Knowledge of Good and Evil
The Lord God planted a garden eastward in Eden, and there He put the man whom He had formed. 9 And out of the ground the Lord God made every tree grow that is pleasant to the sight and good for food. The tree of life was also in the midst of the garden, and the tree of the knowledge of good and evil . . . 15 Then the Lord God took the man and put him in the garden of Eden to tend and keep it. 16 And the Lord God commanded the man, saying, “Of every tree of the garden you may freely eat; 17 but of the tree of the knowledge of good and evil you shall not eat, for in the day that you eat of it you shall surely die.” Genesis 2:8-9, 15-17 NKJV
Siamese twins are a set of twins born with bodies joined together. The knowledge of good and evil are like Siamese twins. They are a pair of fruit of the same tree. This fruit leads to spiritual death, distance, alienation, and separation from God. It isn’t the knowledge of good and evil that God wants us to feed on–but it’s the knowledge of God! The goal that God set forth for man is: “they shall all know me” (Isa. 11:9; Jer. 31:33-34; Heb. 8:10-11; 10:16-18)
The knowledge of God is the Word of God (Deut. 8:3; Matt. 4:4). We live by God’s Word and we will die (spiritually)–to the degree–we don’t live by every Word of God. Before Adam’s fall in the Garden, he had the knowledge of God but not the knowledge of good and evil. The knowledge of good and evil puffs us up, i.e., it goes to our head in a way that makes us arrogant, egotistic, prideful, and self-important; but love for the knowledge of God builds us up (1 Cor. 8:1-3).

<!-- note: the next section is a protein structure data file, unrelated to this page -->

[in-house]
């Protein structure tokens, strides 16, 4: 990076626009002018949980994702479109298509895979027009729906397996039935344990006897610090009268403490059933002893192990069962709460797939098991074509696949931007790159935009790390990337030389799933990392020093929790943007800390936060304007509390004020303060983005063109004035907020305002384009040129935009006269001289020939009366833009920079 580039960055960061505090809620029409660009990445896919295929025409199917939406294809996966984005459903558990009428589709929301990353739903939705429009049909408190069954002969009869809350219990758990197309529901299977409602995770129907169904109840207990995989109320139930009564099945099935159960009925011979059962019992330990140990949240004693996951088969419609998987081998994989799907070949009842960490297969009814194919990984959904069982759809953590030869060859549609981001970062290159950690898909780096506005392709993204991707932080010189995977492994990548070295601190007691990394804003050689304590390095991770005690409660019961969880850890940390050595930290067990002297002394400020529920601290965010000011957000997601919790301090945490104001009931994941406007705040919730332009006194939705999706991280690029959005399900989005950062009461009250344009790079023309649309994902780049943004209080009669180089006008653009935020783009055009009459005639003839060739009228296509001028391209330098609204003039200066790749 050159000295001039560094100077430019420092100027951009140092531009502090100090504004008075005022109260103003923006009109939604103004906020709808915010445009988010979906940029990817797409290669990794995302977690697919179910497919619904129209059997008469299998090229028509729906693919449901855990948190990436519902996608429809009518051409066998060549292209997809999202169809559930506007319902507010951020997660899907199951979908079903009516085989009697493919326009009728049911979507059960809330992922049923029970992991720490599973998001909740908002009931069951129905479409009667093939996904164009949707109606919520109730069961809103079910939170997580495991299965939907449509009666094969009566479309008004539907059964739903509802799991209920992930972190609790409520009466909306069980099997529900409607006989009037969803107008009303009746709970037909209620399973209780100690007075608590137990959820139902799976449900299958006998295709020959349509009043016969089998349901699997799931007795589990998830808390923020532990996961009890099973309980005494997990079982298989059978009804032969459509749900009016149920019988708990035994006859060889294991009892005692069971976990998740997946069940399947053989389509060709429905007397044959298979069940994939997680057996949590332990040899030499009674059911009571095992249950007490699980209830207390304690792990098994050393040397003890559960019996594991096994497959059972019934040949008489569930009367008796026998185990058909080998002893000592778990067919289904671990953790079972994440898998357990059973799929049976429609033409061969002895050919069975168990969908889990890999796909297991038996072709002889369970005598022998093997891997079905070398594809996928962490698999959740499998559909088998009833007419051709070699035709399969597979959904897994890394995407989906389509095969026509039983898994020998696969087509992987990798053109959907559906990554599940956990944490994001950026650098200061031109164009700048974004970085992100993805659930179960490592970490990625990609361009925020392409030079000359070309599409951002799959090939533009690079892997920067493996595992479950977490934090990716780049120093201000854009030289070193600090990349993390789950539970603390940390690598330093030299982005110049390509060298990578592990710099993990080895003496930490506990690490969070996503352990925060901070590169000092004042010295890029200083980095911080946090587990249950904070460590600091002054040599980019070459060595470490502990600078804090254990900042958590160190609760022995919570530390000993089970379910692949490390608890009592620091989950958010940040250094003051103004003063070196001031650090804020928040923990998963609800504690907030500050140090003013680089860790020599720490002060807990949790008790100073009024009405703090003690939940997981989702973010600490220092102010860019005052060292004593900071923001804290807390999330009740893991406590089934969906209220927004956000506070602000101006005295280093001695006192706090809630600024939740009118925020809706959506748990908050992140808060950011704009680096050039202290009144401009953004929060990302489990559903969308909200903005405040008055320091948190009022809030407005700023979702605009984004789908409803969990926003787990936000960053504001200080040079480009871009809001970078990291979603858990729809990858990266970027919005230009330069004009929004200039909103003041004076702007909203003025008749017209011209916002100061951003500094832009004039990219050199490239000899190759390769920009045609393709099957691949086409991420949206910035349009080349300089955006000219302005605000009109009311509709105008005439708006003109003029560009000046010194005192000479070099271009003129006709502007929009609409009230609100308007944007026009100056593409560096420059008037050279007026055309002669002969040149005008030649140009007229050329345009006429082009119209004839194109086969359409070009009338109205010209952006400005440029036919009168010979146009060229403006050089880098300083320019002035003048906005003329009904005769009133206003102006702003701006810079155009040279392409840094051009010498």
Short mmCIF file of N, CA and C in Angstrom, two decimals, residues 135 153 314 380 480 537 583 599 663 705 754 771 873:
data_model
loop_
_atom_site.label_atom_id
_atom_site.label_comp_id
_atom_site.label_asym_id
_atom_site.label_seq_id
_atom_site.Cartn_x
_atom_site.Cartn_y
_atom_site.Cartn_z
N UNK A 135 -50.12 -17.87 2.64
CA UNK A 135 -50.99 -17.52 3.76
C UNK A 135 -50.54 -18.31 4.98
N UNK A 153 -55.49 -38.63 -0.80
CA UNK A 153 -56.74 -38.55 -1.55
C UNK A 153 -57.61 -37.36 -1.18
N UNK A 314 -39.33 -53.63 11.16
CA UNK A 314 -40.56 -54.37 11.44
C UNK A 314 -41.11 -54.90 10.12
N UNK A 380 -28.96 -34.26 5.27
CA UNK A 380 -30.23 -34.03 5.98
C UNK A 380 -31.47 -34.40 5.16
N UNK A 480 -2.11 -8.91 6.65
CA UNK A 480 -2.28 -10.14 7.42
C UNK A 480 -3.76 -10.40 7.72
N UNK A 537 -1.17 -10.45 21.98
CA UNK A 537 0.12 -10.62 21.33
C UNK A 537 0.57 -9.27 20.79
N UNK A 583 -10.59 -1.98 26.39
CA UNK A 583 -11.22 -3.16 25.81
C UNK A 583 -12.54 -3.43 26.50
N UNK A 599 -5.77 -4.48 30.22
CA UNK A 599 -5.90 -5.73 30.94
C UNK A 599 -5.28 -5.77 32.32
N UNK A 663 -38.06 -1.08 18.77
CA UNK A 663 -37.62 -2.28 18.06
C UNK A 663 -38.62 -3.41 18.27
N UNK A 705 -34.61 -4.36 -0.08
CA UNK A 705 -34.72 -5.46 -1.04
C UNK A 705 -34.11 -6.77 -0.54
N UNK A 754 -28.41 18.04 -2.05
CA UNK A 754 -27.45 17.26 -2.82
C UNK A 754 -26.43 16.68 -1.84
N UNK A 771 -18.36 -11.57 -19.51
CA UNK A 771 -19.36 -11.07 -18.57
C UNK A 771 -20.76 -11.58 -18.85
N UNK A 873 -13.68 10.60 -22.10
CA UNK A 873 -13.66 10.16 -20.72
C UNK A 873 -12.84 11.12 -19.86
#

The two trees in the middle of the Garden represents what is in us: we can choose life which comes from hearing and obeying God, or we can choose the knowledge of good and evil and experience spiritual death, distance, alienation, and separation from God.
Please note that before God commanded Adam to stay clear of the tree of the knowledge and of good and evil, He gave him the responsibility of cultivating and guarding the Garden (Gen. 2:15). Even in paradise (Eden), there was cultivation. Cultivation is work; thus, Eden isn’t the absence of work. Although there weren’t thorns, briers, and thistles in the Garden, there was still work—it was a labor of love to keep God’s command. Adam had a responsibility to guard the Garden. Now, if the serpent is in the Garden, then Adam has already been irresponsible (Gen. 3:1). The Bible doesn’t condone laziness but rather teaches industry and responsibility (2 Thess. 3:10; Eph. 4:28). As we live, move, and have our being in Him, our work will be an ease and pleasure. But if you fail to cultivate (to prepare and self-improve) and guard the garden of your heart, if you will, you have failed at the core of your existence and the center of your being (Prov. 4:23).